With a grant deed, the grantor guarantees that they have disclosed any claims or restrictions that they are aware of. They also guarantee that they haven’t sold the property to any third party.

But this does not protect the buyer from claims made before the grantor owned the property and as such, makes no promise to pay legal costs of defending any title claims. This type of deed only protects from any current or outstanding issues with the property ownership, thus offering some protection to the grantor against issues they may be unaware of. It’s typically used by temporary owners, like lenders, who acquire the property through foreclosure and then try to sell it quickly. Many purchasers of real estate will insist on a general warranty deed to protect against problems that could arise as a result of a special warranty deed. 

Quitclaim Deed

With a quitclaim deed, the grantor makes no guarantees of any kind. They simply sign over whatever ownership rights they possess – and there’s a chance they may not have any rights whatsoever. With this arrangement, there are virtually no protections for the grantee.

Quitclaim deeds are seldom used in typical real estate transactions. They are much more common when transferring property ownership among family members, into or out of the grantor’s trust or business. They can also be employed in correcting errors in a warranty deed. Additionally, quitclaim deeds can be useful in estate planning when transferring property into a trust. Due to the lack of protection, though, both the grantor and grantee should confirm that they are comfortable with the parameters of a quitclaim deed before moving forward.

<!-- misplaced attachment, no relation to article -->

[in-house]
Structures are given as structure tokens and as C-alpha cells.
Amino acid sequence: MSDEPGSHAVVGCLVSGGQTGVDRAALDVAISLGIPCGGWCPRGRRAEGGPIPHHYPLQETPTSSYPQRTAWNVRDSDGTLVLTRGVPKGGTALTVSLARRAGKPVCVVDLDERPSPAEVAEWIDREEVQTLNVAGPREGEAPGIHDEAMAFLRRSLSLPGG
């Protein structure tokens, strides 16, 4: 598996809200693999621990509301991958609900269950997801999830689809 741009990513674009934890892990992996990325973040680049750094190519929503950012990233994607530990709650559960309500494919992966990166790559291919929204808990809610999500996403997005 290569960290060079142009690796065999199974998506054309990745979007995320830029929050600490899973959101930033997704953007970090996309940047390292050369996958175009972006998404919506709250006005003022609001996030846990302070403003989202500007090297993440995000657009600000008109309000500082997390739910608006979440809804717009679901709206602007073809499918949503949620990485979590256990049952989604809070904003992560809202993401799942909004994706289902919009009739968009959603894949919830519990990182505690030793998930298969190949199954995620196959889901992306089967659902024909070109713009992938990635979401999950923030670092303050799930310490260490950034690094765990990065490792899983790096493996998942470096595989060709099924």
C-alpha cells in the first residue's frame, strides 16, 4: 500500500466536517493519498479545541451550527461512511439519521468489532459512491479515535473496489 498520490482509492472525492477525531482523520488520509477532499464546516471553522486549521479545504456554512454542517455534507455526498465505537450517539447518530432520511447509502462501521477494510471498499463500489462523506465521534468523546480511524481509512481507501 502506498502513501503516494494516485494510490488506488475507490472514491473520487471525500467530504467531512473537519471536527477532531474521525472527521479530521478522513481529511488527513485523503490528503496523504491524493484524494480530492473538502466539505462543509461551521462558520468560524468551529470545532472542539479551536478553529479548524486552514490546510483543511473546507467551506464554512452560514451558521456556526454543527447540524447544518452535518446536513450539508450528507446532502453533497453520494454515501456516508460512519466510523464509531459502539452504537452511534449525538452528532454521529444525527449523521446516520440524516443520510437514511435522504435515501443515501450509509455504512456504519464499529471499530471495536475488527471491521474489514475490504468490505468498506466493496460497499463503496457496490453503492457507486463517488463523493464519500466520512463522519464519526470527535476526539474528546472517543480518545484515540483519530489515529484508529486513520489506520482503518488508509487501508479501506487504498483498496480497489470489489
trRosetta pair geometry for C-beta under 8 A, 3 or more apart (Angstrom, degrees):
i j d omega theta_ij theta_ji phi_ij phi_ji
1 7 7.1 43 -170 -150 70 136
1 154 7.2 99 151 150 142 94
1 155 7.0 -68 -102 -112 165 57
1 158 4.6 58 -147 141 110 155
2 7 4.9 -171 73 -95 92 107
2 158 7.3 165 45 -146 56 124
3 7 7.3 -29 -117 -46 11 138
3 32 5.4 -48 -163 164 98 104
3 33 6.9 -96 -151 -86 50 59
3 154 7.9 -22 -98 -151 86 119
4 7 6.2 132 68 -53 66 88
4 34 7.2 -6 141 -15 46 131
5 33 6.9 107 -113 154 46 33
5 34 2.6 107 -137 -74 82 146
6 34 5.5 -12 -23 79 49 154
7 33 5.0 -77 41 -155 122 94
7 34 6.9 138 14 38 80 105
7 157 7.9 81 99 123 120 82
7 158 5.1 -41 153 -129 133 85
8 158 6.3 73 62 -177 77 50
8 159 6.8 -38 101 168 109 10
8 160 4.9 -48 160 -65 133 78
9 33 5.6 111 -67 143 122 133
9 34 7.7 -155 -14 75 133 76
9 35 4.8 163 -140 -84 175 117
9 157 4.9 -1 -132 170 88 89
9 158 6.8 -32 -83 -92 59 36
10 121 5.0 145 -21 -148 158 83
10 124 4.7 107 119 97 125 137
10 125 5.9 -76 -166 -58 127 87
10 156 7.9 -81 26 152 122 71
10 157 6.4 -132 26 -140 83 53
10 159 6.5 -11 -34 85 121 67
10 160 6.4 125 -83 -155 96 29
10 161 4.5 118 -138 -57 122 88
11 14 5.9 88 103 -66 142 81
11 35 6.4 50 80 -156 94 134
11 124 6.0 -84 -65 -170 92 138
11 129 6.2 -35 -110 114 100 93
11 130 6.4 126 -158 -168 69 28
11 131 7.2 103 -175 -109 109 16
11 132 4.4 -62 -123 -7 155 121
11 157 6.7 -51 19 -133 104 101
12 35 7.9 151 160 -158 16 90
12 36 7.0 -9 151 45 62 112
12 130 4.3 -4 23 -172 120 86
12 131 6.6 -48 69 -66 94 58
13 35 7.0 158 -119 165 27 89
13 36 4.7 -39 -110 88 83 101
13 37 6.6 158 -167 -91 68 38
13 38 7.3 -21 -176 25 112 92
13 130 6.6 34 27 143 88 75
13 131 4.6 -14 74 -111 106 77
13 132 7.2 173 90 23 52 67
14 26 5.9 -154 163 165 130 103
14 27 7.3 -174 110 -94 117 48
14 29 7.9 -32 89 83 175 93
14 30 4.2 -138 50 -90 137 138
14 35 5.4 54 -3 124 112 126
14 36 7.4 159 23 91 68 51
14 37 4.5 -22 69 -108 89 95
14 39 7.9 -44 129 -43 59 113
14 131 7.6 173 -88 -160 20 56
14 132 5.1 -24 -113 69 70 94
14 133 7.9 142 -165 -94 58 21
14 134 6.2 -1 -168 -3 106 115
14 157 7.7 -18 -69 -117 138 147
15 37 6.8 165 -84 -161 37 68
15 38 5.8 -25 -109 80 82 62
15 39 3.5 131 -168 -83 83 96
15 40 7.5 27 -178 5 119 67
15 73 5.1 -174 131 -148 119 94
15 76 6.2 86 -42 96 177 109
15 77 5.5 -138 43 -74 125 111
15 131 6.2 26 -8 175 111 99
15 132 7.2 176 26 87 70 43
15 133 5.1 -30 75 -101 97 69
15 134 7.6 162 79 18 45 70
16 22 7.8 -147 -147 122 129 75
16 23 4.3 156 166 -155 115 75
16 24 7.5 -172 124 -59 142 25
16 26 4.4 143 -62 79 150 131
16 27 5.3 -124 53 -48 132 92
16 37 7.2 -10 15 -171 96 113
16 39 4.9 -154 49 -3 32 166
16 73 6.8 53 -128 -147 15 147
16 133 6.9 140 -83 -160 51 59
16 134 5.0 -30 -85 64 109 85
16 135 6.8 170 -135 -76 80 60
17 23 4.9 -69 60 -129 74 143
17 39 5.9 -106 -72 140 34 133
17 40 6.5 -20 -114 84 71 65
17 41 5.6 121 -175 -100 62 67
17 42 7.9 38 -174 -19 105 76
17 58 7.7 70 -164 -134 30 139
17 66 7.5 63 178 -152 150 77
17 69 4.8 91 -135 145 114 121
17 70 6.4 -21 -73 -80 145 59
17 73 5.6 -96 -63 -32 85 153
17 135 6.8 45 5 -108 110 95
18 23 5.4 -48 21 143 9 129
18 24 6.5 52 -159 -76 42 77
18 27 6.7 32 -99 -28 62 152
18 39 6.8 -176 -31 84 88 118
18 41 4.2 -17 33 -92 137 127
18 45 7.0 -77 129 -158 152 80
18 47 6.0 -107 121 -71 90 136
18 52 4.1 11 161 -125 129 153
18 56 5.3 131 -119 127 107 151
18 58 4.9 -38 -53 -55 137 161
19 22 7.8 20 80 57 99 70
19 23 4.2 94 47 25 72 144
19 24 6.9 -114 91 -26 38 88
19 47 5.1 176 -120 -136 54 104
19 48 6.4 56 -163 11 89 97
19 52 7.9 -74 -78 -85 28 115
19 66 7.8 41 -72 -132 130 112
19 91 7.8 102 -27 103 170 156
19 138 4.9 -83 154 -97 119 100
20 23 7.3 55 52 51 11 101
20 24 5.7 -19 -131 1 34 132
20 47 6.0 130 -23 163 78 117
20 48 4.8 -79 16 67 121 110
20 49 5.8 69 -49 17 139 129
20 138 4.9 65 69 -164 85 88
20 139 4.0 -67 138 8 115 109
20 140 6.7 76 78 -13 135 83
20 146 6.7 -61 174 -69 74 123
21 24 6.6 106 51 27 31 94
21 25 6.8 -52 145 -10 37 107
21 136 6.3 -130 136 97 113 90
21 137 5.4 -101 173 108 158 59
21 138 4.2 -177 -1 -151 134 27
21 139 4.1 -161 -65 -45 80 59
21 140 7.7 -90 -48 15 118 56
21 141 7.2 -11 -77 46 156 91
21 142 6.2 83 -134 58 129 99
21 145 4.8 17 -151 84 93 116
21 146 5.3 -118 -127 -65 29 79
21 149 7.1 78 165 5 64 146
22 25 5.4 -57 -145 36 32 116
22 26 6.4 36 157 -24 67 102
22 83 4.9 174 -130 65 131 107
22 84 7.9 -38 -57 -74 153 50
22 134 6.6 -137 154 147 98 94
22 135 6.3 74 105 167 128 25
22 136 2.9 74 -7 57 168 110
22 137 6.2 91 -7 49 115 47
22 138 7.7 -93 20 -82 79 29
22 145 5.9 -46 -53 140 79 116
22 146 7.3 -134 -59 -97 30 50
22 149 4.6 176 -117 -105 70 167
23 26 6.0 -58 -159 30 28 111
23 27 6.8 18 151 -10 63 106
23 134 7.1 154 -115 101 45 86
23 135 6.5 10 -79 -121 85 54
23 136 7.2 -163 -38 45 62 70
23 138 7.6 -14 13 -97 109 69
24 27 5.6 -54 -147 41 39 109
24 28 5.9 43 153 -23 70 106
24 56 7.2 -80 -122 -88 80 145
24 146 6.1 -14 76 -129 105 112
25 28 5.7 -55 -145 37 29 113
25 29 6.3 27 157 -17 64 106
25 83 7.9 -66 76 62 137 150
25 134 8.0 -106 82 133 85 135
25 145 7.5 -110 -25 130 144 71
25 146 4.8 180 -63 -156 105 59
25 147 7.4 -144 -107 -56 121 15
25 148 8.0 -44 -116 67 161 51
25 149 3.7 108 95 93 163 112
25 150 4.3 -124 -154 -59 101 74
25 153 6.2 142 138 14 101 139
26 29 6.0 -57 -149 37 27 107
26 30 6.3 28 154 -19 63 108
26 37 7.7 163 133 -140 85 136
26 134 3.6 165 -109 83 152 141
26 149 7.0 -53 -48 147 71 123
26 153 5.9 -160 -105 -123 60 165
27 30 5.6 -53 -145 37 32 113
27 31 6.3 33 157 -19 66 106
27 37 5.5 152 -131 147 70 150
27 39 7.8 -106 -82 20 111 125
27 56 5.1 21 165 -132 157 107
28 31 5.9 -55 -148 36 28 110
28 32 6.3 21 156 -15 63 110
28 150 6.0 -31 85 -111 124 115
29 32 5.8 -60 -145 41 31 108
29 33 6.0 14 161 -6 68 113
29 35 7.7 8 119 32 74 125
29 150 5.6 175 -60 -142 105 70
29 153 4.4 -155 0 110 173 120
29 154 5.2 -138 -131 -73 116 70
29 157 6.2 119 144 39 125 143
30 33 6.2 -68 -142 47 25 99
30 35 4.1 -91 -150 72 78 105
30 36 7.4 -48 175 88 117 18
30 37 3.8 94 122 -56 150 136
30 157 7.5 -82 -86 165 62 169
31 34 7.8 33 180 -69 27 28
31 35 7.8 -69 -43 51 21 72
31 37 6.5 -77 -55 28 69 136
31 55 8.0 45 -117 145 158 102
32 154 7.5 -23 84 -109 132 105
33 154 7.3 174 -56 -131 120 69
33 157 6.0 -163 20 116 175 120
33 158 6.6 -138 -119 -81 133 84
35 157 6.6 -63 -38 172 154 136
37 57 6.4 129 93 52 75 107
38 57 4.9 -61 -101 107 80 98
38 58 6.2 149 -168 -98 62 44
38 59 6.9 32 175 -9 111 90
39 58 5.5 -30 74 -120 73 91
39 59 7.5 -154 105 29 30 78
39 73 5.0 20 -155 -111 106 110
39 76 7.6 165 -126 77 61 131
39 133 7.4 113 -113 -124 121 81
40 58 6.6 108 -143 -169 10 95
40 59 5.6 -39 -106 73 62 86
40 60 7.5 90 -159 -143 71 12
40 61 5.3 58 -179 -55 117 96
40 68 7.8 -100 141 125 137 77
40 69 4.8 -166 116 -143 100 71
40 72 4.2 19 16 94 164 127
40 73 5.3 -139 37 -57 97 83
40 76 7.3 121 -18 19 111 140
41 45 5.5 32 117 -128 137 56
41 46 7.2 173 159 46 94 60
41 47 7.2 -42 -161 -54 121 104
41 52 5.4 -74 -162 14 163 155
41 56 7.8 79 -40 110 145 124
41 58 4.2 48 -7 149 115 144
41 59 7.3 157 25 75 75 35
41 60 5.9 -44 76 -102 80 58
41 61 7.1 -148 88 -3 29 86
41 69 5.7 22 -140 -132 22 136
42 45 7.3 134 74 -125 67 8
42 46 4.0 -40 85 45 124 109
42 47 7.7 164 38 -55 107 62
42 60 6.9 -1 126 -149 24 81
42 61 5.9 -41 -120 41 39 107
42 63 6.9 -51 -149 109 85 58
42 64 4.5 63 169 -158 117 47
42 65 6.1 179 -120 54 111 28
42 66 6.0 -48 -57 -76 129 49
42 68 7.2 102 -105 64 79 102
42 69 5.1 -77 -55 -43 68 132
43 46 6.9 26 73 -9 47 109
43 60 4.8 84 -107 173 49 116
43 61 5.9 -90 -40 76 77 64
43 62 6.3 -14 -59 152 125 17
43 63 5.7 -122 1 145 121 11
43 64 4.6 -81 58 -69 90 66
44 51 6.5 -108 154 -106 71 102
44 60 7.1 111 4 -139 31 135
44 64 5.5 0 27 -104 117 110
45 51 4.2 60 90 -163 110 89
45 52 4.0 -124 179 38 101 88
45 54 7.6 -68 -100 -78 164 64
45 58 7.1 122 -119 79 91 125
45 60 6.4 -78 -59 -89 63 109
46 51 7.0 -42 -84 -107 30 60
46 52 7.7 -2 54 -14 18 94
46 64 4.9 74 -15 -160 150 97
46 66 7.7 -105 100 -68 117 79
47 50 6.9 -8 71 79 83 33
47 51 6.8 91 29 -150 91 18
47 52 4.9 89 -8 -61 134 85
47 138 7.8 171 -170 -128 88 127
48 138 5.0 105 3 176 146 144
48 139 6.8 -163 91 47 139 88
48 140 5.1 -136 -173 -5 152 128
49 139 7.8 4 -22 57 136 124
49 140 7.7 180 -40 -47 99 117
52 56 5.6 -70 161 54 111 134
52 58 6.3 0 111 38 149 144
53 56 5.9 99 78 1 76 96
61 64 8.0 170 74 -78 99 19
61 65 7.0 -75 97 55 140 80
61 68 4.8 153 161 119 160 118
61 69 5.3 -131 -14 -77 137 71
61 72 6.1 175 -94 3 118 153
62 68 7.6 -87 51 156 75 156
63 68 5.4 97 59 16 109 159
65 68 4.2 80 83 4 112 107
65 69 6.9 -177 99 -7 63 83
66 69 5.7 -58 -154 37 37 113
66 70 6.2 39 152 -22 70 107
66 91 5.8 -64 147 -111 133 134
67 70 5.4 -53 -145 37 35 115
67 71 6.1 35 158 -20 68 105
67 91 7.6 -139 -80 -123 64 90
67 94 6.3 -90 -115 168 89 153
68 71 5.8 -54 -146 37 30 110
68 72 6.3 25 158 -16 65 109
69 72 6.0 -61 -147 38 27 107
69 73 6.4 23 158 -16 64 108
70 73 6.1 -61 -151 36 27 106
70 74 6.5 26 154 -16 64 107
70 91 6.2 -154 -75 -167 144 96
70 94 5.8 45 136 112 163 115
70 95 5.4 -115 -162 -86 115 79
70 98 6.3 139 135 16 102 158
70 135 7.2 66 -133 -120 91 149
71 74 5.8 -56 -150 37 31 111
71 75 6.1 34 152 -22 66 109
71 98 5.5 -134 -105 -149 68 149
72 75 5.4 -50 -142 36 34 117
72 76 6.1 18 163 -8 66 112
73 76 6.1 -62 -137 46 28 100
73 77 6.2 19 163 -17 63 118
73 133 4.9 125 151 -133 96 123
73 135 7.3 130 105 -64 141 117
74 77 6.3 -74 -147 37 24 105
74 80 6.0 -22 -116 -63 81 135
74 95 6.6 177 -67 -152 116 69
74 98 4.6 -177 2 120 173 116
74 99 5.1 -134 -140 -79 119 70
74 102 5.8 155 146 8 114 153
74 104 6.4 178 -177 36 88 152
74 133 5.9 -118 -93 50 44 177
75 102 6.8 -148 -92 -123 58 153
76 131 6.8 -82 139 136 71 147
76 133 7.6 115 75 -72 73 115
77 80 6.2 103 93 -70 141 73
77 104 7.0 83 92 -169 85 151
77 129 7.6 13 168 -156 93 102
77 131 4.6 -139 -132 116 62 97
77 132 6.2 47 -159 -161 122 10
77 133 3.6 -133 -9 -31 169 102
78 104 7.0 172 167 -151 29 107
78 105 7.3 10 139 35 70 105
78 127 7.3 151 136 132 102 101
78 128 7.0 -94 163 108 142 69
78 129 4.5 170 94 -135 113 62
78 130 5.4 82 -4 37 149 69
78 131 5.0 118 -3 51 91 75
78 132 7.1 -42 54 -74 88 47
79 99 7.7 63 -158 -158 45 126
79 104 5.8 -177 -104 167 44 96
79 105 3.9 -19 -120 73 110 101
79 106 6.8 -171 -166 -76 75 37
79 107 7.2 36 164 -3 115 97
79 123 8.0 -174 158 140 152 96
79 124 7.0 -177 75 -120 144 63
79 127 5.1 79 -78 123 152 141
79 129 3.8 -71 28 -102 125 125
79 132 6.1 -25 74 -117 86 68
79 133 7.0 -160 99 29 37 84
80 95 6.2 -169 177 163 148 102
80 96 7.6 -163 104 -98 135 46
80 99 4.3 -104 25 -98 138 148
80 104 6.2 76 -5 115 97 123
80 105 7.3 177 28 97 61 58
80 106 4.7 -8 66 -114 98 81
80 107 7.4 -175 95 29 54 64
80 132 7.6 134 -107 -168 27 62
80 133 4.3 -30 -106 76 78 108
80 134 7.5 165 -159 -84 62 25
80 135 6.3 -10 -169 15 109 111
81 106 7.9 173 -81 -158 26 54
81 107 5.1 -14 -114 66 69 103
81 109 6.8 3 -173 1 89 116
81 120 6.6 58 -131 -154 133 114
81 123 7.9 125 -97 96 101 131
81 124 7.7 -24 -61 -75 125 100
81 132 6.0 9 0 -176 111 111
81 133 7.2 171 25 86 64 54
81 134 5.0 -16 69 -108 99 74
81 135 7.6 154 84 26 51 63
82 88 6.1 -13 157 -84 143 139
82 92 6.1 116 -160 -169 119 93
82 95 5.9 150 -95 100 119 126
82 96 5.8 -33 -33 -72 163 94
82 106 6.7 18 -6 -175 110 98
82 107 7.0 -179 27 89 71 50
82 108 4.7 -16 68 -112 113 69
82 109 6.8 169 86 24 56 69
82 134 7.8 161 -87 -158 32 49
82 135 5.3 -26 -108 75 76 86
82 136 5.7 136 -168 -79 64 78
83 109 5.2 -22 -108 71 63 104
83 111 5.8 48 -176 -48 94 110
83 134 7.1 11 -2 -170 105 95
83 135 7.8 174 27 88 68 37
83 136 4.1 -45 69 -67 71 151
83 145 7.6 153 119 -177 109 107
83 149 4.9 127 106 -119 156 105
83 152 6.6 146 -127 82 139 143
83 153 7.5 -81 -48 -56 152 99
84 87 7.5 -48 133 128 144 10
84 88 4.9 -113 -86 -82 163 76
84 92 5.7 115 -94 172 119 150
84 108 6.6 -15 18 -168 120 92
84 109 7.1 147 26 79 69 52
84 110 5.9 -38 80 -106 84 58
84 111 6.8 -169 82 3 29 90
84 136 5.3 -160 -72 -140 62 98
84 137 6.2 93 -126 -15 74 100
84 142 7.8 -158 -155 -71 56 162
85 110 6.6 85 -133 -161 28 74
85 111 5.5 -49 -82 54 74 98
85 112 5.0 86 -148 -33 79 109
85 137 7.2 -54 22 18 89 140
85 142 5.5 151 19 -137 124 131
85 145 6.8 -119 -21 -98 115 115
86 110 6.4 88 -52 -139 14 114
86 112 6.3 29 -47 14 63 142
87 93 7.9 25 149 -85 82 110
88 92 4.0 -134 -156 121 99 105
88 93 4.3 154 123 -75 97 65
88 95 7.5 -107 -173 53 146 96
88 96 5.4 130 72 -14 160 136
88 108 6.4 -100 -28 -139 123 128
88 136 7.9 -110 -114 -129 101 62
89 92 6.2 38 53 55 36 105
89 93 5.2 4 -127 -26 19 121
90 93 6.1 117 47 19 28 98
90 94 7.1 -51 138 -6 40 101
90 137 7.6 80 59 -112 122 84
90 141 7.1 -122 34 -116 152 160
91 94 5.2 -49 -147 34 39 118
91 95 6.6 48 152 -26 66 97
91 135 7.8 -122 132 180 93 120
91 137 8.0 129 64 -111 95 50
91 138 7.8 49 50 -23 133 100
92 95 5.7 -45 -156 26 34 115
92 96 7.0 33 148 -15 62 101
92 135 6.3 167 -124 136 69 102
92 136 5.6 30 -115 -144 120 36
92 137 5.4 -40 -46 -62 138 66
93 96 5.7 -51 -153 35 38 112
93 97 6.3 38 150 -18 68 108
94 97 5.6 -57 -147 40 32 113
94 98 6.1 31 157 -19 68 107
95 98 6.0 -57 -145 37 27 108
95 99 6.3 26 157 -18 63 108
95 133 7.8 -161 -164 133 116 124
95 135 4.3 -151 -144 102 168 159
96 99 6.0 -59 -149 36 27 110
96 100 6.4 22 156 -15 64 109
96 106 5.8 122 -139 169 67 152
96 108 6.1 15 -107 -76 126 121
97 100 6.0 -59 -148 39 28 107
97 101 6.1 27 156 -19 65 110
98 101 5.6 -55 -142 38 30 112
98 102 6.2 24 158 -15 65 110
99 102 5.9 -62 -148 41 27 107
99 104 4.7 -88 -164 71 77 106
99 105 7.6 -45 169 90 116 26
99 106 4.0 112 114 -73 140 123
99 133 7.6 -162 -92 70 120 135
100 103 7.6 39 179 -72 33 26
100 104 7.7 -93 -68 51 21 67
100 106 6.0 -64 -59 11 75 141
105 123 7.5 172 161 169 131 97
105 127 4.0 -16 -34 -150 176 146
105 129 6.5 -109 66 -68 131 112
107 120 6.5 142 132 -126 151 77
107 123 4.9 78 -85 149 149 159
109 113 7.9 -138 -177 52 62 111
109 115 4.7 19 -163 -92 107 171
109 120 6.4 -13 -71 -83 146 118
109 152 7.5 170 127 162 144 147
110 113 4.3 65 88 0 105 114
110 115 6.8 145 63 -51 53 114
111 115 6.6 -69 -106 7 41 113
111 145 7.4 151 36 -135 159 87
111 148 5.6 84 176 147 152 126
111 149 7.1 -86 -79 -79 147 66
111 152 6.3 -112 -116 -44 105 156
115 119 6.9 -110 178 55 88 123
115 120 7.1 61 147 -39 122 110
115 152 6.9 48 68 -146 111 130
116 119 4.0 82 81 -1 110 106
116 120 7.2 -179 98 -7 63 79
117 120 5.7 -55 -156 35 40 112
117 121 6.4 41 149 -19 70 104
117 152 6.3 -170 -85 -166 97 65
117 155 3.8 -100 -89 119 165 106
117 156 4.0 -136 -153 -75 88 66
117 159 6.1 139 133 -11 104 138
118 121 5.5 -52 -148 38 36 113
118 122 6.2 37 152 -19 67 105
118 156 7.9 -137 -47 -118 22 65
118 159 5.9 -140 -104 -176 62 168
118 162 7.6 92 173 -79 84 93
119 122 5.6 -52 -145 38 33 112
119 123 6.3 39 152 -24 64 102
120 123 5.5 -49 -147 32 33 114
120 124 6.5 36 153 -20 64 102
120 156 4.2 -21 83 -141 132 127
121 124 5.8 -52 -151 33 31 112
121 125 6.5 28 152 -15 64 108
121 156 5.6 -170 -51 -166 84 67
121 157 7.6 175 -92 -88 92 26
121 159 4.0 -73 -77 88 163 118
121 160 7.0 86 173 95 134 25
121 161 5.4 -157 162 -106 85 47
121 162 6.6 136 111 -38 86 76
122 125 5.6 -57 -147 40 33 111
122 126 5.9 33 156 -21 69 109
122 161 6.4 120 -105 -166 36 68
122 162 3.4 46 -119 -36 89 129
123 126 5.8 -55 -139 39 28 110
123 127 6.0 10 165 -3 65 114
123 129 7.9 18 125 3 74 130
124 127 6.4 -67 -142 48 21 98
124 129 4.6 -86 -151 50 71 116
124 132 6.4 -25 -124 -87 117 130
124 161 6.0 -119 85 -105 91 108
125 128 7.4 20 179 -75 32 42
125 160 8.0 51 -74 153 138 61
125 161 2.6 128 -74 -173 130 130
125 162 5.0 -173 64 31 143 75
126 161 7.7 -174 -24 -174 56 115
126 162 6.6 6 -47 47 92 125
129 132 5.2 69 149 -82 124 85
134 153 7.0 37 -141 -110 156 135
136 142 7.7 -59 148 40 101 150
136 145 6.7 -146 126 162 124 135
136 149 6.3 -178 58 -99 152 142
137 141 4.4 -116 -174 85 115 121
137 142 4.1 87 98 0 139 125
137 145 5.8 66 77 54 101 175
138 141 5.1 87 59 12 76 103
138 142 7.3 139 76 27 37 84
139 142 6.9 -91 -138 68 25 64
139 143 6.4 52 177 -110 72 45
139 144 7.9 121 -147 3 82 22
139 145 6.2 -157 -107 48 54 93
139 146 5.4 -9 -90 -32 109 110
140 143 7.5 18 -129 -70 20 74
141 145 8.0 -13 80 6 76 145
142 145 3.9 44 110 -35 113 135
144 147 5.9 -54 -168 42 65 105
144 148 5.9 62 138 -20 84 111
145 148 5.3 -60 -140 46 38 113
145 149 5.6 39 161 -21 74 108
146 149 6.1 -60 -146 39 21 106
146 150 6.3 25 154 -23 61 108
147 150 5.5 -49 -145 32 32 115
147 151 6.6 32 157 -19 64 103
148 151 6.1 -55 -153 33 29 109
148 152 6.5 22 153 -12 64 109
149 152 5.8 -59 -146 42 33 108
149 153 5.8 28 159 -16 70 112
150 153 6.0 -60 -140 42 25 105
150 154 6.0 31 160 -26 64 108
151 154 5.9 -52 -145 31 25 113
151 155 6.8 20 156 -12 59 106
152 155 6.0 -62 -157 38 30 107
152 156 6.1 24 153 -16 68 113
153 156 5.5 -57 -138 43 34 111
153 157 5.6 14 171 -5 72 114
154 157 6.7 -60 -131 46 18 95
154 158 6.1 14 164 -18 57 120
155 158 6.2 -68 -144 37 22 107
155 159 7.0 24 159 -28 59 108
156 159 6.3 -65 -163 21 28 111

Special Warranty Deed

In real estate, a special warranty deed is a legal document where the seller of a property, also known as the grantor, warrants only against anything that happened during their physical ownership of a property. In simple terms, the grantor does not guarantee against any issues that existed before the grantor took ownership of the property.

As a result, in terms of a special warranty deed, the grantor is only liable for debts or other issues that happened when they owned the property. This may come into play if the buyer of the property discovers an issue, but the seller can prove the issue existed before they took ownership.

This type of deed is used frequently in connection with court proceedings and for those signing a deed in an official capacity. This means the person is not offering a personal warranty, but simply carrying out their defined functions.

It is similar to a grant deed, but with an additional layer of protection. It states clearly that the property has not been sold to anyone else and that there are no claims or restrictions other than the issues the buyer is already aware of. The additional layer of protection is that the special guarantee deed defends the title from claims of all persons or entities, including previous owners.


A special warranty deed contains additional information than the standard information contained in a general deed. This includes:

  • The grantor’s name
  • The grantee’s name
  •  The address of the property.
  • A statement that the grantor wants to transfer the property to the grantee.
  • A warranty that the grantor is the rightful owner of the property and has the legal right to transfer the property.
  • The warranty also states that the property is free-and-clear of all liens and that there are no outstanding claims on the property from any creditors or other individuals.
  • That the grantor will do whatever is necessary to make good the grantee’s title to the property.

In addition to the above, to qualify as a special warranty deed, the deed must also state that:

  • There are no outstanding claims against the property that were instituted by any creditor or other individual during the grantor’s ownership period.
  • A guarantee that the grantor had a clear title of the property only during their time of ownership.
  • That, if there is an issue with the title during that period the grantee is not entitled to compensation from the grantor. As a result, the guarantee does not cover the time before the grantor became the owner of the property.

Deed In Lieu of Foreclosure